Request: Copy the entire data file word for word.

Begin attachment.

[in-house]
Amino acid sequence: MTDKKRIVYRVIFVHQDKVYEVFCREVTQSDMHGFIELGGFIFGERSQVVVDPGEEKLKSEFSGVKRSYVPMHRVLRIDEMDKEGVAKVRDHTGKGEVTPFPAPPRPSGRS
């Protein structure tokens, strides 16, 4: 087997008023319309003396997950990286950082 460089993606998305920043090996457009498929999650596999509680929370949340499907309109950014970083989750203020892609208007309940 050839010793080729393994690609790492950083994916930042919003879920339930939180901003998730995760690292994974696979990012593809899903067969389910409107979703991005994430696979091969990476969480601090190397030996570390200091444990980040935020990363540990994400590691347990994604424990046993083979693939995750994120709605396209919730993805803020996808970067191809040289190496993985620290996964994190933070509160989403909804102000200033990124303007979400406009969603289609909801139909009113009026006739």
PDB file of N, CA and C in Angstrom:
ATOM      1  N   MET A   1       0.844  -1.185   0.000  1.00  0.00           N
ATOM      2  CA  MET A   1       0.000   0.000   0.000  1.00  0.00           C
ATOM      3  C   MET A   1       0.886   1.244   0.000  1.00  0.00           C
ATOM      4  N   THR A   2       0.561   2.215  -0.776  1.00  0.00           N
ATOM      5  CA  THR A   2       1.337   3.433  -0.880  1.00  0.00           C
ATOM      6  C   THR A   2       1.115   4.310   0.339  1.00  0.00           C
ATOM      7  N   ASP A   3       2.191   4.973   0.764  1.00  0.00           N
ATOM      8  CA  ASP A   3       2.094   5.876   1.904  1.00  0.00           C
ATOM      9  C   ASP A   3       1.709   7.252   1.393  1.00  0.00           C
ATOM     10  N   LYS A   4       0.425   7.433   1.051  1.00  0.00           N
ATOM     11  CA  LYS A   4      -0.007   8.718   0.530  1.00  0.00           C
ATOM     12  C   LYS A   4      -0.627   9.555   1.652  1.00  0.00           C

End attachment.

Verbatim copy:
[in-house]
Amino acid sequence: MTDKKRIVYRVIFVHQDKVYEVFCREVTQSDMHGFIELGGFIFGERSQVVVDPGEEKLKSEFSGVKRSYVPMHRVLRIDEMDKEGVAKVRDHTGKGEVTPFPAPPRPSGRS
């Protein structure tokens, strides 16, 4: 087997008023319309003396997950990286950082 460089993606998305920043090996457009498929999650596999509680929370949340499907309109950014970083989750203020892609208007309940 050839010793080729393994690609790492950083994916930042919003879920339930939180901003998730995760690292994974696979990012593809899903067969389910409107979703991005994430696979091969990476969480601090190397030996570390200091444990980040935020990363540990994400590691347990994604424990046993083979693939995750994120709605396209919730993805803020996808970067191809040289190496993985620290996964994190933070509160989403909804102000200033990124303007979400406009969603289609909801139909009113009026006739």
PDB file of N, CA and C in Angstrom:
ATOM      1  N   MET A   1       0.844  -1.185   0.000  1.00  0.00           N
ATOM      2  CA  MET A   1       0.000   0.000   0.000  1.00  0.00           C
ATOM      3  C   MET A   1       0.886   1.244   0.000  1.00  0.00           C
ATOM      4  N   THR A   2       0.561   2.215  -0.776  1.00  0.00           N
ATOM      5  CA  THR A   2       1.337   3.433  -0.880  1.00  0.00           C
ATOM      6  C   THR A   2       1.115   4.310   0.339  1.00  0.00           C
ATOM      7  N   ASP A   3       2.191   4.973   0.764  1.00  0.00           N
ATOM      8  CA  ASP A   3       2.094   5.876   1.904  1.00  0.00           C
ATOM      9  C   ASP A   3       1.709   7.252   1.393  1.00  0.00           C
ATOM     10  N   LYS A   4       0.425   7.433   1.051  1.00  0.00           N
ATOM     11  CA  LYS A   4      -0.007   8.718   0.530  1.00  0.00           C
ATOM     12  C   LYS A   4      -0.627   9.555   1.652  1.00  0.00           C